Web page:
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Explaining Annual Percentage Rate Charge (APRC)

APRC – Mortgage results table

published: 07 December 2022
Read time: 5 minutes

You might think ‘APRC’ is just a rugby club you’ve never heard of before. But it is, in fact, a new way of showing the overall cost of your mortgage.

Your home may be repossessed if you do not keep up repayments on your mortgage.

APRC stands for ’annual percentage rate of charge’ and it’s something you’ll see on mortgage adverts and quotations, including MoneySuperMarket’s mortgage tables.

This new bit of financial jargon is courtesy of the Mortgage Credit Directive (MCD). The MCD is the European legislation designed to create a single market for mortgages and provide protection for consumers.

Why has APRC been introduced?

The purpose of APRC is to show you all the costs of your mortgage, including any broker fees. This way, you can see exactly how much you’ll be paying over the full term of the mortgage.

Explaining APRC - Annual Percentage Rate of Charge

How useful is the APRC?

The APRC shows the rate you’ll effectively pay if you stick with this mortgage for its whole term. But many people are only interested in the two- or three-year deal, having the intention to remortgage again to avoid going onto the standard variable rate.

So, while the APRC can provide a useful guide as to how much you’d pay if you were never to change the terms of the deal, the initial rate is probably the one that is still the most important. This is especially true if you’re planning to remortgage once it finishes.

What is the difference between APRC and APR?

The acronym APR stands for ‘annual percentage rate’ and it’s pretty similar to the APRC. In fact, it’s a single figure that takes into account the interest rate, as well as any fees you’ll need to pay when you first borrow the money.

The main difference between APRC and APR is that the former offers you a more comprehensive picture of your plan, as it considers the fact that your interest rate will probably change in the long run.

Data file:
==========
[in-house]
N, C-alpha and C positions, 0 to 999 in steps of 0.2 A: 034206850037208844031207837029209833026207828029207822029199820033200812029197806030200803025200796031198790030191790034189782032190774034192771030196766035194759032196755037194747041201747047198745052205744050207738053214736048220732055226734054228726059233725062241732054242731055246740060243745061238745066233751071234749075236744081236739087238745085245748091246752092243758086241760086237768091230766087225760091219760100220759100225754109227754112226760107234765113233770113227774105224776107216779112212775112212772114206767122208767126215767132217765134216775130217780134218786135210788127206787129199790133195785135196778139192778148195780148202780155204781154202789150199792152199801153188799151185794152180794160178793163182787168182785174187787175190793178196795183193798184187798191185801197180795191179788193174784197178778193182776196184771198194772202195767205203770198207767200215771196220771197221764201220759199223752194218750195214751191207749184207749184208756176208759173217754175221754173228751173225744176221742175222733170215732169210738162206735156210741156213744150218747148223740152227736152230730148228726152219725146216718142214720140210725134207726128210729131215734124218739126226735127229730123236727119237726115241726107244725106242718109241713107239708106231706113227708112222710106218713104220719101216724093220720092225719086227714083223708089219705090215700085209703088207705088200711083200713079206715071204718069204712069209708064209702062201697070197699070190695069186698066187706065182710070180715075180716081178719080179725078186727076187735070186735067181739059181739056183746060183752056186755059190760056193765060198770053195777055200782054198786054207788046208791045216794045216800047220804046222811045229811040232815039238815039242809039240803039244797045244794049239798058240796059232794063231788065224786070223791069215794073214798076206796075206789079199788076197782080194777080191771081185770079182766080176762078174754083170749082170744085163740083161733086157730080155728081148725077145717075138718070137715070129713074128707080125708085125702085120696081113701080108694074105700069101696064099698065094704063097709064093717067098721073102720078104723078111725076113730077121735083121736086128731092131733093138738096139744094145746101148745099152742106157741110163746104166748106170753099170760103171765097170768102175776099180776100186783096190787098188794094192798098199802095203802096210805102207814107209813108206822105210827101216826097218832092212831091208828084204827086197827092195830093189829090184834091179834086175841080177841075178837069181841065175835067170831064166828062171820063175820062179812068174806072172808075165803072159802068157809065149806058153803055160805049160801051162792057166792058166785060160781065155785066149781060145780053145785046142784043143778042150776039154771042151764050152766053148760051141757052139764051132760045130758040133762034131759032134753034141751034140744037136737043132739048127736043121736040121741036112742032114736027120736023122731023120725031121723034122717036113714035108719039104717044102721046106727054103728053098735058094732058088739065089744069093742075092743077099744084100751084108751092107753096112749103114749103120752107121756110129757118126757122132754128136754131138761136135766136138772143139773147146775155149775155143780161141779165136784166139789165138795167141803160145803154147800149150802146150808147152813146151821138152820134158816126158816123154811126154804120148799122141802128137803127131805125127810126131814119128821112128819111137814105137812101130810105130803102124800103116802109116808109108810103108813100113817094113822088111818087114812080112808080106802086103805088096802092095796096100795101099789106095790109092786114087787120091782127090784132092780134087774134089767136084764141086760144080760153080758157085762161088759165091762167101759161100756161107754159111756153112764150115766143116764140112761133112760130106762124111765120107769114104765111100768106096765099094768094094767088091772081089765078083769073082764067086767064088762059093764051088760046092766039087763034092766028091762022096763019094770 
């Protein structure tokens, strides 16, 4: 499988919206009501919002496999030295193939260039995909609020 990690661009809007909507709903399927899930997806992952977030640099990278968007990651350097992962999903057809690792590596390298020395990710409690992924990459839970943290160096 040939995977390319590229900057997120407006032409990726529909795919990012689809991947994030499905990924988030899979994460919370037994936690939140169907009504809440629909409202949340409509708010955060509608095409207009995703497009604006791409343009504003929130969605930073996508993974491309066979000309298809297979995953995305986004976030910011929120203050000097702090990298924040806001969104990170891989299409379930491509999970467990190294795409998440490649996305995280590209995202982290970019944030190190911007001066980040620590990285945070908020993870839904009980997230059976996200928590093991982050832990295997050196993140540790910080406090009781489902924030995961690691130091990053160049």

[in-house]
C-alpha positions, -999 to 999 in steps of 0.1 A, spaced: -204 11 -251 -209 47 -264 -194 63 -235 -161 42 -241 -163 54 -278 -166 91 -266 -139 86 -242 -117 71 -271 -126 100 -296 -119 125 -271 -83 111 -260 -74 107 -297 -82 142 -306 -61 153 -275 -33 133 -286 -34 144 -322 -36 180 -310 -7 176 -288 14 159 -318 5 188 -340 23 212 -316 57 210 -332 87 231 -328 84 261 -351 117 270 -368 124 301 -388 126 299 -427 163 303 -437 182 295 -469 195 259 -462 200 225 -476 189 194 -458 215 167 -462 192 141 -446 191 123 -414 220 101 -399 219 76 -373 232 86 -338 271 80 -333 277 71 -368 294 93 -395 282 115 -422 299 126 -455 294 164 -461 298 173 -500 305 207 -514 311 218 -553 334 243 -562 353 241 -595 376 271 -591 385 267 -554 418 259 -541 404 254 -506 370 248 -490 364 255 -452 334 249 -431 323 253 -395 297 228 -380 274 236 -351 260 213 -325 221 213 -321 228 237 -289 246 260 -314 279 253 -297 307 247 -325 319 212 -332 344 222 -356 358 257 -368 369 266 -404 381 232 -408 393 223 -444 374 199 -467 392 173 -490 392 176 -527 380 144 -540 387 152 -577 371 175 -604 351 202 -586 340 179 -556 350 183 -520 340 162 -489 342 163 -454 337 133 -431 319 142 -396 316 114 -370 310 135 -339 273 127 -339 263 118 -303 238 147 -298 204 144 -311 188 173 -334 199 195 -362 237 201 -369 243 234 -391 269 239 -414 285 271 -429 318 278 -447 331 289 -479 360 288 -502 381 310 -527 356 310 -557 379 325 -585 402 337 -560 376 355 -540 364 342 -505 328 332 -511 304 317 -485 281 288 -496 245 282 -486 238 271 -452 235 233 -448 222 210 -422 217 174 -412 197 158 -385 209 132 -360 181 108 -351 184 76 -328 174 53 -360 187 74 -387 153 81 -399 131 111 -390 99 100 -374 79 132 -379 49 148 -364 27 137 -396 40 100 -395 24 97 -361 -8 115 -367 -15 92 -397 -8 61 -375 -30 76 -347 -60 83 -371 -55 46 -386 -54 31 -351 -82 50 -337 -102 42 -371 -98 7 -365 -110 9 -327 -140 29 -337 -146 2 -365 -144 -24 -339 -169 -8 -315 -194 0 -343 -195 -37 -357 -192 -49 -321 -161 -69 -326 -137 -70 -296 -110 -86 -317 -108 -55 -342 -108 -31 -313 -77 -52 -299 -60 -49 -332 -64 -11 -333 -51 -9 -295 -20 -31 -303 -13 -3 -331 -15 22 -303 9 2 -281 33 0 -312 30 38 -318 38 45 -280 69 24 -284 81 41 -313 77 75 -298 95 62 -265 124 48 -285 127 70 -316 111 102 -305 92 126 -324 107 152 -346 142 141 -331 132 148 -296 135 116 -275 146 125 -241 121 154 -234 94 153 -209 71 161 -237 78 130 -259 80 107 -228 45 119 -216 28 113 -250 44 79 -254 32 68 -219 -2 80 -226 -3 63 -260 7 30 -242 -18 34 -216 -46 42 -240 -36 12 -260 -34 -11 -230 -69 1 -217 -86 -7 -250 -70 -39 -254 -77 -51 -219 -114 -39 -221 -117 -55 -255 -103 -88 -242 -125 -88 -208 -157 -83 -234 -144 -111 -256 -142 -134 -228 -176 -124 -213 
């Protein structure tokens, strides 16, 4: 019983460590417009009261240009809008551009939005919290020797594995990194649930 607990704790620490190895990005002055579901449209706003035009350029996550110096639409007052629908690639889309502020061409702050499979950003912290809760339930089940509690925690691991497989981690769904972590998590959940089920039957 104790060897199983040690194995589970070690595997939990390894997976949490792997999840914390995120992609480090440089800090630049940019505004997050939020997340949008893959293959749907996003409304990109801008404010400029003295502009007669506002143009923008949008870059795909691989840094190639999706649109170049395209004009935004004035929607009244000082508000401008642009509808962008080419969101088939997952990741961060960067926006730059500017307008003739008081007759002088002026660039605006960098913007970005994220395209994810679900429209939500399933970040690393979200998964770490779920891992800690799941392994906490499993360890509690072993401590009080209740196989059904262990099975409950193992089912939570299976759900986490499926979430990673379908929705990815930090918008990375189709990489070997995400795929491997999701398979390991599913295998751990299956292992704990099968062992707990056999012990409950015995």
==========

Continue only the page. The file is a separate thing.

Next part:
As for the APR, this figure only shows you the initial – and possibly competitive – interest rate of the mortgage. So, the main reason for which it’s been replaced by the APRC is that, overall, the APR can be a bit misleading for the customer.

How do I get a mortgage with low APRC?

There are many different factors that can determine whether you get a favourable APRC or not. For instance, having a good credit history will boost your chances of benefitting from a low APRC, as it shows that you’re a reliable borrower who keeps up with repayments.

The size of your deposit will have an impact too. In fact, the larger the deposit, the lower the interest rate you’ll be offered. This is because lenders will ‘trust’ you more, as you’ve already put down a significant amount of money towards buying your home.

Other aspects that may keep the APRC down are how much you want to borrow and for how long. For example, bigger loans and longer plans tend to come with lower rates and/or monthly instalments. If you opt for this solution, though, make sure you’re able to afford any repayments. In the long run, these types of mortgage deals are likely to be more expensive overall.

How do lenders set their APRC?

First things first, it’s worth pointing out that each lender and mortgage provider will set their own APRC. To do this, they will take into consideration a number of different factors, including the level of risk, how much it will cost them, and the market competition.

Not only that, but lenders are also likely to refer to the Bank of England’s base rate. While they are free to set their APRC to the percentage they wish, this base rate can act as a helpful, general guideline.

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Just tell us a bit about yourself, your financial situation, and your plans. We’ll help you scour the market in search of the mortgage deal that is right for your pockets and requirements. Then, feel free to use our mortgage calculators to find out how much each deal would cost you overall.

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